Sabathia was unraveling, and he knew exactly what the problem was: He couldn't control his temper or his pitches.
``It's been that way since I was 5 or 6 years old,'' he said, relaxing in the clubhouse recently after a visit to the weight room. ``On the field, I'd get frustrated. Just make me mad, that was the secret everybody knows back home.''
Back in '04, Sabathia's troubles were a major concern for the Indians, who were counting on his steadiness to help get them through a transition period when they fell from perennial AL power to also-ran.
Cleveland fans, spoiled by an unprecedented run of division titles and two World Series appearances after decades of misery, began to wonder if Sabathia ever would reach his enormous potential. He began to have doubts of his own and found the burden of expectations too much.
The Indians, who haven't had a 20-game winner since Gaylord Perry in 1974, needed him to be their next one.
``I put way too much pressure on myself,'' he said. ``If it was anybody's fault, it was mine.''
But the harder he tried, the worse things got.
His troubles multiplied in 2005. He began the season on the disabled list - a career first - with an abdominal strain he suffered while warming up for his first start of spring training. After returning, he went 0-3 in June and was 1-5 in July.
``I was getting my butt kicked,'' he said.
And it didn't take long to figure out why. Sabathia was tipping his pitches with each delivery. Sometimes his lead arm dipped lower for a fastball. He would bend his knee deeper on a curveball.
``It was a lot of things,'' pitching coach Carl Willis said.
So Sabathia, Willis and bullpen coach Luis Isaac went to work on fixing Sabathia's mechanics and they developed a new pitch: a cut fastball that devastated right-handed hitters.
Sabathia began to see immediate progress, which in turn helped him get his emotions under control.
``He would lose his focus in the middle of the game,'' Willis said. ``Now he's as calm and collected as anyone you'll see.''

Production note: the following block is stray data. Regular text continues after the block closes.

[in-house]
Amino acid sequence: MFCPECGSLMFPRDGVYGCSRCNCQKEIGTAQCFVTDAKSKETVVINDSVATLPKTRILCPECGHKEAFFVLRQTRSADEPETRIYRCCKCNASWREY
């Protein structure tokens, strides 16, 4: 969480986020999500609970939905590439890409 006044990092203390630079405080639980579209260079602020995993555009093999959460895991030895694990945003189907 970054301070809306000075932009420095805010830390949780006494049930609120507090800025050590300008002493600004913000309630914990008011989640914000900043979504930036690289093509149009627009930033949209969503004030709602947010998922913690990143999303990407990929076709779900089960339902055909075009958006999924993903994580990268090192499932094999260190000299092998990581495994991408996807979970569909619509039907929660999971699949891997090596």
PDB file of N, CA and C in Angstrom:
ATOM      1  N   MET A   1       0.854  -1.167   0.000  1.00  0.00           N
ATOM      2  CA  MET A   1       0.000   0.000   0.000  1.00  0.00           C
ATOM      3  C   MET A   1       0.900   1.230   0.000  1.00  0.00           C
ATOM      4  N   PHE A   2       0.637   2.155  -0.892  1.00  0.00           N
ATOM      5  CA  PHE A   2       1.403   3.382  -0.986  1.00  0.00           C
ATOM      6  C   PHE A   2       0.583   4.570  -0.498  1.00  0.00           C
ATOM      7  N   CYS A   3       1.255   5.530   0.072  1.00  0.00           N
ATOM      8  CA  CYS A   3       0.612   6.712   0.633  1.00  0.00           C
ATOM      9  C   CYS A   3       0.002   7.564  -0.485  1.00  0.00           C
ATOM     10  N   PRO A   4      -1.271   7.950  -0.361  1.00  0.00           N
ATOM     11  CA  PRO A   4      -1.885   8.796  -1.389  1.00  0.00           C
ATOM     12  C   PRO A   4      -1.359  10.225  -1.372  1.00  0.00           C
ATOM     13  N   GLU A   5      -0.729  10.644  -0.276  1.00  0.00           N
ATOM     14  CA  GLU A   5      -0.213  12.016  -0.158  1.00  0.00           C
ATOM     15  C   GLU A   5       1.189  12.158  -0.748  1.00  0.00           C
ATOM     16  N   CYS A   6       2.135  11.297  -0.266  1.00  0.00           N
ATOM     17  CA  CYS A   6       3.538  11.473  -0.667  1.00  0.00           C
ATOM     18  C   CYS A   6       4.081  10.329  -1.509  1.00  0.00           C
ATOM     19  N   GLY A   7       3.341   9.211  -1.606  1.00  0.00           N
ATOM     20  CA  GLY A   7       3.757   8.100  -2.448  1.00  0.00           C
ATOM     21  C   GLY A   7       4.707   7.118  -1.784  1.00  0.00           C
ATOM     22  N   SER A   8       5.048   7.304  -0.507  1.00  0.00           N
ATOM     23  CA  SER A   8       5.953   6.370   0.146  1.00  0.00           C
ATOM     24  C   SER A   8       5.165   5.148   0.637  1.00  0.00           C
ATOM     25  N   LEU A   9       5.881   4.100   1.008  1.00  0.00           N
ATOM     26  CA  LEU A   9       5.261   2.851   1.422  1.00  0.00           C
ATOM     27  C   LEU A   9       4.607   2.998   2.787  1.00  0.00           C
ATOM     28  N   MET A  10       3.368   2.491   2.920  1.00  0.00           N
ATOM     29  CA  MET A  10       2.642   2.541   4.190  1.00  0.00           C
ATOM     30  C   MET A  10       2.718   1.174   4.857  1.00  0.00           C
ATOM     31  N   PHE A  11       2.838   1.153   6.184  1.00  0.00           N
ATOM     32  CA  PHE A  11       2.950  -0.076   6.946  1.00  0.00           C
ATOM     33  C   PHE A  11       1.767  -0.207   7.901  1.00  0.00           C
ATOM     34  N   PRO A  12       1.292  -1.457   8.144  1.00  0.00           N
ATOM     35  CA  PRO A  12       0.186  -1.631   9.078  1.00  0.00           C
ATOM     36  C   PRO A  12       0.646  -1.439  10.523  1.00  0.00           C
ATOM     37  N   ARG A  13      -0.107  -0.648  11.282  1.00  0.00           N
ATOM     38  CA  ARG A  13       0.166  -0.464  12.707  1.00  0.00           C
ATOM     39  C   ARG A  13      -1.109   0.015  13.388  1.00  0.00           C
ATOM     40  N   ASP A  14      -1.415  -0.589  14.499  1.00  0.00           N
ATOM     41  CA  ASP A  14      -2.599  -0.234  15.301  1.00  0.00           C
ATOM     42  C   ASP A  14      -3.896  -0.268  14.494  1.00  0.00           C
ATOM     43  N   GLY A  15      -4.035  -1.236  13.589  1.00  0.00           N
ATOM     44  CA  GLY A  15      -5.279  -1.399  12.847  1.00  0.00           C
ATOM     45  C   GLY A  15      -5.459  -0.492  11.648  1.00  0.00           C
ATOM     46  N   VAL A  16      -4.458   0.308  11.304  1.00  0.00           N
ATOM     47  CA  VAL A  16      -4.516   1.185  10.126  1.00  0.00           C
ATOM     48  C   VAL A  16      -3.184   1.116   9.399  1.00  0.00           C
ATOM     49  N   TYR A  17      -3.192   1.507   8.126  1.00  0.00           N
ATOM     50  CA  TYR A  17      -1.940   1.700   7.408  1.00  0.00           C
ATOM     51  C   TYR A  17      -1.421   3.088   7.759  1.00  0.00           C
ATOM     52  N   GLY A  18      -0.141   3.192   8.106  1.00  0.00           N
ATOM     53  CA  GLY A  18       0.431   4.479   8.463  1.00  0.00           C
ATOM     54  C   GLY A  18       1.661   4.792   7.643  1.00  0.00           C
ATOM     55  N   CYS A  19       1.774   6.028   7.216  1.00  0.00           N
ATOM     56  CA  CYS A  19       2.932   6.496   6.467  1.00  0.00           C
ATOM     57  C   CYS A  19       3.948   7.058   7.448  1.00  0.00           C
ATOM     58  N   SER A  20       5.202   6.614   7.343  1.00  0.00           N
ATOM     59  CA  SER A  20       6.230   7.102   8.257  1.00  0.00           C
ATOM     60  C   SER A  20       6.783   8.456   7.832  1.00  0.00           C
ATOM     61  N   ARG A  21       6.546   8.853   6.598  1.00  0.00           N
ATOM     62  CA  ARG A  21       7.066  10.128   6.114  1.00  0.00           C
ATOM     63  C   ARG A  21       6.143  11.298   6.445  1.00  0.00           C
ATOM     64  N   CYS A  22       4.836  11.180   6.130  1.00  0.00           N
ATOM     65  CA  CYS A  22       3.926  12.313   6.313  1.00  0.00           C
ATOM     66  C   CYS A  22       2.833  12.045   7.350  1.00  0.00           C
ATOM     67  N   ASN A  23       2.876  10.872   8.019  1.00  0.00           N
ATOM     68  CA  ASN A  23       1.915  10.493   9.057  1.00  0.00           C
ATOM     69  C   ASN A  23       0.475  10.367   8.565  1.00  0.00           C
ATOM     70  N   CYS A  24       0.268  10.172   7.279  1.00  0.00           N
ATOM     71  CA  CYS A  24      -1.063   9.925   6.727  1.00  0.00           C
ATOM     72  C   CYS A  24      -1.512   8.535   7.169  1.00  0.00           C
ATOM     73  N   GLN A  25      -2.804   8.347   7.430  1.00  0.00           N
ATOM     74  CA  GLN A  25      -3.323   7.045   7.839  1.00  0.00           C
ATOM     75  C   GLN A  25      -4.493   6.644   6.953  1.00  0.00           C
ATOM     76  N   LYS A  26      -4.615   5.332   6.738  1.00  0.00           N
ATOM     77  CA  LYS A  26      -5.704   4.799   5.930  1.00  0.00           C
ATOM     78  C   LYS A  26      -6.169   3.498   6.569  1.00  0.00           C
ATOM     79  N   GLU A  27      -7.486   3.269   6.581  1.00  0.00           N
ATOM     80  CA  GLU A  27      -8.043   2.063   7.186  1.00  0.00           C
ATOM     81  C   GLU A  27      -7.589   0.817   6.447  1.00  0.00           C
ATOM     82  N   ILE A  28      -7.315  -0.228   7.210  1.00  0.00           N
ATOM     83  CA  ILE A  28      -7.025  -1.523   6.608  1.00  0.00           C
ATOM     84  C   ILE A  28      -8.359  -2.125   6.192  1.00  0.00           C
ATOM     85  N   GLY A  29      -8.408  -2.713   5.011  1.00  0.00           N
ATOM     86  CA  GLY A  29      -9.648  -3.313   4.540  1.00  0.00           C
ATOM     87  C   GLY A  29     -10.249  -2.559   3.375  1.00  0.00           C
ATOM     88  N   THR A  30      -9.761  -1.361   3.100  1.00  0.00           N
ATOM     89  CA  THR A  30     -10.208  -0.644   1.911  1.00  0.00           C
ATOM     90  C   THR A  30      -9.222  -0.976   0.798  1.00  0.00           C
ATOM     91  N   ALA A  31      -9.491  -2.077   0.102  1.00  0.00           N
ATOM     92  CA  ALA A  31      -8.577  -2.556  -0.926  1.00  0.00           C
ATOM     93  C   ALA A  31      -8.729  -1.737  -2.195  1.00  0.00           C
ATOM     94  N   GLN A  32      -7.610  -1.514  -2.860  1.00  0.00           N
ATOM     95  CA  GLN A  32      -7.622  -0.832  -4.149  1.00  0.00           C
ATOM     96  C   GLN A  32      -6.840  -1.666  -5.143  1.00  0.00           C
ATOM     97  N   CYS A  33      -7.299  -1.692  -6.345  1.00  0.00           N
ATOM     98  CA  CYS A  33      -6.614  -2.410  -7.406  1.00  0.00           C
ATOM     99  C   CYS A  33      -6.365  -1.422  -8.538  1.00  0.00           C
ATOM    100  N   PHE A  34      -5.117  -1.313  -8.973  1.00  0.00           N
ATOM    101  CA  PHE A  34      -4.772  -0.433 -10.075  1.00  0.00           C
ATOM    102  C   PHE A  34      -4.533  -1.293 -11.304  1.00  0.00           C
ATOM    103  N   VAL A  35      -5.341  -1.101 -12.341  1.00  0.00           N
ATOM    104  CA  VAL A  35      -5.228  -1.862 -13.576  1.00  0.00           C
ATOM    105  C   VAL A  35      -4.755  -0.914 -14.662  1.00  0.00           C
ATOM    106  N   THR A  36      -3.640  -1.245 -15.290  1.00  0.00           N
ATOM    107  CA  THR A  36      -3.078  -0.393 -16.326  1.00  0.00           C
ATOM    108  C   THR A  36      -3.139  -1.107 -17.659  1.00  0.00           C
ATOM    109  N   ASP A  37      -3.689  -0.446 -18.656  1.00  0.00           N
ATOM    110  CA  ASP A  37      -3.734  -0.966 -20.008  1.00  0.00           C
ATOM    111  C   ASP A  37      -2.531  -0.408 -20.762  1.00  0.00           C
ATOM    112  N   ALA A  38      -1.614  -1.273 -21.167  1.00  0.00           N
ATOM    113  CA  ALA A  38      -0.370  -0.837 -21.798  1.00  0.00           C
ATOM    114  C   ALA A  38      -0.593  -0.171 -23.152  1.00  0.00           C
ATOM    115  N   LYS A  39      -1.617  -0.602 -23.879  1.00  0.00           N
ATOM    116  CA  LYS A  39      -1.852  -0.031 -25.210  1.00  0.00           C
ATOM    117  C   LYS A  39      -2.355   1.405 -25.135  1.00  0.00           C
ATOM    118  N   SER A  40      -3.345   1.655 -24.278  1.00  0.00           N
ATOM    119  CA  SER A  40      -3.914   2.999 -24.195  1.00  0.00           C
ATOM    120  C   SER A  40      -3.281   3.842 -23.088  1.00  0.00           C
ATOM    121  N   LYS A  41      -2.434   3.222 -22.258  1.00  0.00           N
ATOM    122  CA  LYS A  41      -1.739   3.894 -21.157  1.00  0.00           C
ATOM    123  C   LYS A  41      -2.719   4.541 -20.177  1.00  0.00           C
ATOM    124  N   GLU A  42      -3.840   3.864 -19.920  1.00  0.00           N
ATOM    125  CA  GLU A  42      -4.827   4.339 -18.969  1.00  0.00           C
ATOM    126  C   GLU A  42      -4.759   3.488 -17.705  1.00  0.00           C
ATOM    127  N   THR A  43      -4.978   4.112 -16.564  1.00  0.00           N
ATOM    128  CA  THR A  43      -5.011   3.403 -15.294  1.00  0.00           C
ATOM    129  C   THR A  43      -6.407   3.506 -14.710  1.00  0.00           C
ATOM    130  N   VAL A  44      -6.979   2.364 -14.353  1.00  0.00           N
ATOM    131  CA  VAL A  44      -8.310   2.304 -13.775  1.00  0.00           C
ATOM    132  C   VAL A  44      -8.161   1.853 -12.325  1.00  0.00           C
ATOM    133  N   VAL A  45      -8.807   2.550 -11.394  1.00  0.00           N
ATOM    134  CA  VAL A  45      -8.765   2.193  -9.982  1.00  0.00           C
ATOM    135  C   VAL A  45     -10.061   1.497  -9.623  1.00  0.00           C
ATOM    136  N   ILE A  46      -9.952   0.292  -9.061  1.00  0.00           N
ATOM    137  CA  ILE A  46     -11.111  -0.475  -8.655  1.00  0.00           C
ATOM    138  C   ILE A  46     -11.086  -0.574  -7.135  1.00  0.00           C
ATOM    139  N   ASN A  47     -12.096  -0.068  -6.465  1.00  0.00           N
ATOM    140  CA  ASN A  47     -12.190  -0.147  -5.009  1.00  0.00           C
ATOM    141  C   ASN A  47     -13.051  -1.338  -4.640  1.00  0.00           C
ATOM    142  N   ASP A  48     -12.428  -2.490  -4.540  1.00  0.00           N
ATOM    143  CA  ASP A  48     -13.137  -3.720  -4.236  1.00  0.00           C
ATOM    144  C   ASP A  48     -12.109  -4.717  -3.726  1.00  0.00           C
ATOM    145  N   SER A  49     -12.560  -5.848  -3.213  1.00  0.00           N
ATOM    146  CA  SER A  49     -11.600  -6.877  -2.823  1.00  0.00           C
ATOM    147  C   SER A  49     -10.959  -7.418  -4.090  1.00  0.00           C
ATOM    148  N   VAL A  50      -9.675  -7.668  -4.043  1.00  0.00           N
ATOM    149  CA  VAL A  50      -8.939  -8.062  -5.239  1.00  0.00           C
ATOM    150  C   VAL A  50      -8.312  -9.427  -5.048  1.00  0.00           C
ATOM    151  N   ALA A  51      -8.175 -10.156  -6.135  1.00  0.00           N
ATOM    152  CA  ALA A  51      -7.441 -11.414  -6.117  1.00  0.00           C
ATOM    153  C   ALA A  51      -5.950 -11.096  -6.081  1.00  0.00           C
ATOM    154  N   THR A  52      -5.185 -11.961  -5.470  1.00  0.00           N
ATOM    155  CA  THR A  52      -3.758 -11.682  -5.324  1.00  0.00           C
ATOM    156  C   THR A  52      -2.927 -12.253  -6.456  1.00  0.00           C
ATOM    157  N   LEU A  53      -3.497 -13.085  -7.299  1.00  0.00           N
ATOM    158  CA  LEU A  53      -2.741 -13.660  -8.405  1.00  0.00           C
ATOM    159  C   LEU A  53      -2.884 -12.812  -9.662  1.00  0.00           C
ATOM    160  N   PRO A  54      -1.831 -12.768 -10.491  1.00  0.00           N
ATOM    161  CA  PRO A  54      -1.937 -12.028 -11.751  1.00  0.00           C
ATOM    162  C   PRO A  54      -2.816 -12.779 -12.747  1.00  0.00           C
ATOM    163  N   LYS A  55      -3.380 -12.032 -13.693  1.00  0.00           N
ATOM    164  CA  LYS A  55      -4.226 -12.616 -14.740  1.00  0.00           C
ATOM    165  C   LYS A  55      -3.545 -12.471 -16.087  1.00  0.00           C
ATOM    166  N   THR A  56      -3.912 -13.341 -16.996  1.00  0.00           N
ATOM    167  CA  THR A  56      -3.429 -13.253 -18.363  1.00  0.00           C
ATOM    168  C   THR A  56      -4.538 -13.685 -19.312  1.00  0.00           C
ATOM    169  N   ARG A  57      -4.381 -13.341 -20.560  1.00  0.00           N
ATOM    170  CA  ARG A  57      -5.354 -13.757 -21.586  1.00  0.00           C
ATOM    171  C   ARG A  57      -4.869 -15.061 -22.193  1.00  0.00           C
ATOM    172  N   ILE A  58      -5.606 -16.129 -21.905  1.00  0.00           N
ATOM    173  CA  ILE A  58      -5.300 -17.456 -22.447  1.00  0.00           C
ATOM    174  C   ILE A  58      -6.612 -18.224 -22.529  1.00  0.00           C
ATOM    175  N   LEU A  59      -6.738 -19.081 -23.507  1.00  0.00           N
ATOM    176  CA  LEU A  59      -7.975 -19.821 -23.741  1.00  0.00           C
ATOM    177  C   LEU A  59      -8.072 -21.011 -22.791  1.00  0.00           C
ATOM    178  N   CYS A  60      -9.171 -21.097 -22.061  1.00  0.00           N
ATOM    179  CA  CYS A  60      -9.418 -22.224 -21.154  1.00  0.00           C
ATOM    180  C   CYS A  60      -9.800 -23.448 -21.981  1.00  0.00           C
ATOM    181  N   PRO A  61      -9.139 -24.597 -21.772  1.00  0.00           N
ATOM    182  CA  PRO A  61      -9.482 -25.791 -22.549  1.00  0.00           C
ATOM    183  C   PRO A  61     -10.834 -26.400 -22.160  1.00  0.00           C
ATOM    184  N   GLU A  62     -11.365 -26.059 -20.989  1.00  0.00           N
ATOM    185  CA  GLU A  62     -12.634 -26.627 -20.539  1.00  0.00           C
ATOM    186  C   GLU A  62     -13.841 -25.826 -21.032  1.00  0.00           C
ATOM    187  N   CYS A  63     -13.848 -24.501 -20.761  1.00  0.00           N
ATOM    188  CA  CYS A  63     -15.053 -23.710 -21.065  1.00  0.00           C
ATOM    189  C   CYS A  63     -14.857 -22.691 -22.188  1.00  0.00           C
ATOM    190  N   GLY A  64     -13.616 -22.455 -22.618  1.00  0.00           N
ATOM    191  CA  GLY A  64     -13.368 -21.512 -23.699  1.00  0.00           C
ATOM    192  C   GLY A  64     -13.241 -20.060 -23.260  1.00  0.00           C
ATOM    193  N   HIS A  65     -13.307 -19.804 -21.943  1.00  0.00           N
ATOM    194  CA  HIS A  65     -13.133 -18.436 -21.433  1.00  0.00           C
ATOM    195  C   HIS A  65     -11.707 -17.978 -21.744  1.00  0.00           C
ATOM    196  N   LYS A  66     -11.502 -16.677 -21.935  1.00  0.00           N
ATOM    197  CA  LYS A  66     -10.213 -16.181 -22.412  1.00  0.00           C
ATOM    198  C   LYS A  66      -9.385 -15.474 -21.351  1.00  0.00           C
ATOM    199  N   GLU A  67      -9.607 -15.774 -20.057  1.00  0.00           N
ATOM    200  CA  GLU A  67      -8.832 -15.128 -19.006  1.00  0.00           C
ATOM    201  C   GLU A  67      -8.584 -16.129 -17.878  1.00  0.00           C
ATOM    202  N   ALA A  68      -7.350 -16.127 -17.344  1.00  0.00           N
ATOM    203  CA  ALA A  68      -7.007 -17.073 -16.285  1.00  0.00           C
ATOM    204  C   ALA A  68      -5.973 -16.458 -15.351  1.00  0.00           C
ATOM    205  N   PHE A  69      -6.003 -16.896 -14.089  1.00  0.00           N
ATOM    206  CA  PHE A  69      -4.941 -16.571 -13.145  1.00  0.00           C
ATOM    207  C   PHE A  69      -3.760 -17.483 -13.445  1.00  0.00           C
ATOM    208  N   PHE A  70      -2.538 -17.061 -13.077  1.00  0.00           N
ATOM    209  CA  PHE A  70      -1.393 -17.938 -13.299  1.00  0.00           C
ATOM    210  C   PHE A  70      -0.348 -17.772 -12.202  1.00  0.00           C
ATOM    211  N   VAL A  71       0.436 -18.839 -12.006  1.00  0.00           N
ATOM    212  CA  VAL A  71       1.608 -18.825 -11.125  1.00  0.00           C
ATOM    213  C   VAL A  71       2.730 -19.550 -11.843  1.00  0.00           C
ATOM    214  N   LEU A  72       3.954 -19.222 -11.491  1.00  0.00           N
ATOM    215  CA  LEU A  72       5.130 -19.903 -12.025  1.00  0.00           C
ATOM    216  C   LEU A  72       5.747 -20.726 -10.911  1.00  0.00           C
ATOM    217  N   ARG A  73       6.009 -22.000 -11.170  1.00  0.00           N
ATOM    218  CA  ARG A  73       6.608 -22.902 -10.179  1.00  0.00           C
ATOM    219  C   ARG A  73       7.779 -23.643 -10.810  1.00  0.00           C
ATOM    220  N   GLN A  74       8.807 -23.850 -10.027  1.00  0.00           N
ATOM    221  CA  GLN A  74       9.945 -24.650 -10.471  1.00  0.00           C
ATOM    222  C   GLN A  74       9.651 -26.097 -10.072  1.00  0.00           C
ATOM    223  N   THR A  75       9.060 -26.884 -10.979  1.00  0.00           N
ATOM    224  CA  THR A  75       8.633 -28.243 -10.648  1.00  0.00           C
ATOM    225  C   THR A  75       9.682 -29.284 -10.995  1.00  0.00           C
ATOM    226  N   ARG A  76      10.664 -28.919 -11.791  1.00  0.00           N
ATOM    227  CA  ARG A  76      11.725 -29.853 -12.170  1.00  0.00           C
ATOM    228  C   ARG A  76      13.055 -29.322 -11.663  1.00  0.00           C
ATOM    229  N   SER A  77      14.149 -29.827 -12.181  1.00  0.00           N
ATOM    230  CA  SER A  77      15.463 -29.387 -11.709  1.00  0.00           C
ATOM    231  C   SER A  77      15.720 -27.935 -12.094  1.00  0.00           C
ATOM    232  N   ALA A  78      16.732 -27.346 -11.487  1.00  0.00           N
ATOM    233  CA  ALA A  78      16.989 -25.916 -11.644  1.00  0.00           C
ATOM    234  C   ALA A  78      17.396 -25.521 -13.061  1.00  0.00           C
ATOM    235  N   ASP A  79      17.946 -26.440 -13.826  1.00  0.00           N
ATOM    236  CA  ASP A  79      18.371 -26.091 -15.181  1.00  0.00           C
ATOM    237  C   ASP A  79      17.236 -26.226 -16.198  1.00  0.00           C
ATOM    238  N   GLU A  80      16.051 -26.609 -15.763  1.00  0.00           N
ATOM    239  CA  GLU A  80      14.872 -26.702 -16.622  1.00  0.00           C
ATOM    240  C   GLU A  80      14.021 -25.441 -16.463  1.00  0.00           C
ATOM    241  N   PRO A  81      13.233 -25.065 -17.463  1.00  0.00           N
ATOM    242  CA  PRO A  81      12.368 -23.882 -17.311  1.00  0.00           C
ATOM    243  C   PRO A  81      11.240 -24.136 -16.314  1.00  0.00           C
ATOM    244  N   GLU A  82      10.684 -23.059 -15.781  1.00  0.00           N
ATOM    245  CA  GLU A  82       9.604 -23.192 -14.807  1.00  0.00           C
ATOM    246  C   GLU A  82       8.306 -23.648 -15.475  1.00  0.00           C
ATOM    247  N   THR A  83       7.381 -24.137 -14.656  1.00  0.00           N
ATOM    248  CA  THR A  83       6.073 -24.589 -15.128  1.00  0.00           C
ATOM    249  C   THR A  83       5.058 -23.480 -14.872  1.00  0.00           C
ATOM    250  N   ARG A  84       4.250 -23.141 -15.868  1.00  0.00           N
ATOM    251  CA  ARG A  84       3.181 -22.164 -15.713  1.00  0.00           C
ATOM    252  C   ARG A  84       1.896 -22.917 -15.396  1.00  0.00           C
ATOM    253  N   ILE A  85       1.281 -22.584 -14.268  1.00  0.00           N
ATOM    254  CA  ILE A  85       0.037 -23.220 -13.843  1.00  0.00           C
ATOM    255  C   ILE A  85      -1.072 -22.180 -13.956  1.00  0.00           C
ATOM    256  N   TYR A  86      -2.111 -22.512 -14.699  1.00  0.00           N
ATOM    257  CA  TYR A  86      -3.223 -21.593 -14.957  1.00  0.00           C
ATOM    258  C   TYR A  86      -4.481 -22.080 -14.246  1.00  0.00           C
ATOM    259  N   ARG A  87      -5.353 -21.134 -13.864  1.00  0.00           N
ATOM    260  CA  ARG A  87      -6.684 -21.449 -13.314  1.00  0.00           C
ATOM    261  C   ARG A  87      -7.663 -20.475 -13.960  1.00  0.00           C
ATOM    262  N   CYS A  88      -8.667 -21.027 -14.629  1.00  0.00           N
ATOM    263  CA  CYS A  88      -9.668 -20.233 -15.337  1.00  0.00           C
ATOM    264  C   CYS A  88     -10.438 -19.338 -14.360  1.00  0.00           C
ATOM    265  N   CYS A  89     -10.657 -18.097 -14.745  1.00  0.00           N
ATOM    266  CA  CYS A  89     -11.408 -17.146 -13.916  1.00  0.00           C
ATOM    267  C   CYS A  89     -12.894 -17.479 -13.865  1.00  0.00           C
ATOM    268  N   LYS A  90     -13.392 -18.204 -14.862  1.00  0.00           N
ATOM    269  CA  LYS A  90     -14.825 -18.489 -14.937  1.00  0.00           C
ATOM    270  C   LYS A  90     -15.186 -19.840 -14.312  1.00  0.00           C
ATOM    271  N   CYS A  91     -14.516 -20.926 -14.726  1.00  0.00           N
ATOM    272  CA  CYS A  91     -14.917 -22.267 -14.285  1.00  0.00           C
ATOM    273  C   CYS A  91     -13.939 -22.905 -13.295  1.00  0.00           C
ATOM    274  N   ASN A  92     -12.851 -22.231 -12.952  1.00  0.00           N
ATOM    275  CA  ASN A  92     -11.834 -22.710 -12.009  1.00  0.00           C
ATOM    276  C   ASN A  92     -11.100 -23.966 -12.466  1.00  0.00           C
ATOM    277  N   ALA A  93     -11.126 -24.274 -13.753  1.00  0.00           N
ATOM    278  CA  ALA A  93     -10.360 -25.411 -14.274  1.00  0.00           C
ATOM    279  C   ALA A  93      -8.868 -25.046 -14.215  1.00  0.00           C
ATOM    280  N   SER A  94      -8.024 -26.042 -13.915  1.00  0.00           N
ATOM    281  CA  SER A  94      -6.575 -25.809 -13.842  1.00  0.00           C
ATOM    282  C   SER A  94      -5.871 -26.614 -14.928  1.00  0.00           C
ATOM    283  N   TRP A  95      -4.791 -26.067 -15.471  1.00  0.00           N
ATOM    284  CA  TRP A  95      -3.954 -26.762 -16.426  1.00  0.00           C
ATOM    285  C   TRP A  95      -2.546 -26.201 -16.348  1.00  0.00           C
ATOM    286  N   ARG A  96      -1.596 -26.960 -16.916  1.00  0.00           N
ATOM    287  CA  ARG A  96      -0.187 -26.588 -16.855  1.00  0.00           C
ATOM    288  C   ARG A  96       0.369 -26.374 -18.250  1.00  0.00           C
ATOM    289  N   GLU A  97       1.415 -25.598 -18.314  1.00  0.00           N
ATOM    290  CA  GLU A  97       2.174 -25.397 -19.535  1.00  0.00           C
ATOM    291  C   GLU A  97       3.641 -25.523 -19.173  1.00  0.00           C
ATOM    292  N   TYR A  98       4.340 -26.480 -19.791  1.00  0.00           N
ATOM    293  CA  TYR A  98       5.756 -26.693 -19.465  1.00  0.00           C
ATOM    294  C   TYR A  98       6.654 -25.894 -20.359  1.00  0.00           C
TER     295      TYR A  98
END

There are still times when Sabathia shows emotion, but it's in a positive way. A few years ago, he punched a huge hole in a clubhouse partition near his locker. These days, he rarely gets rattled. If things aren't going his way, he returns to a simplistic plan.
``Just keep us in the game,'' he explained. ``I used to be like, 'I gotta strike everybody out and I need to throw 100 miles per hour.' It's more now just doing what I need to give us a chance.''
Opposing hitters have seen a dramatic change in Sabathia, too.
``He has become a pitcher,'' Kansas City first baseman Mike Sweeney said. ``Before this year everyone looked at him as a thrower. Before, he'd come at you in the first inning throwing 97 mph. Now, he's working the corners.''
The way his dad taught him to.
Sabathia, who does everything right-handed but pitch and play golf, thinks of his father every day.
``All the time during baseball season,'' he said. ``He lived with me for my first three years in Cleveland. I just miss him in spring training, going fishing with him down there, things like that.''
Sabathia knows how proud his father would be of his upcoming All-Star appearance, the homecoming they'll share.
``I know he's watching,'' he said.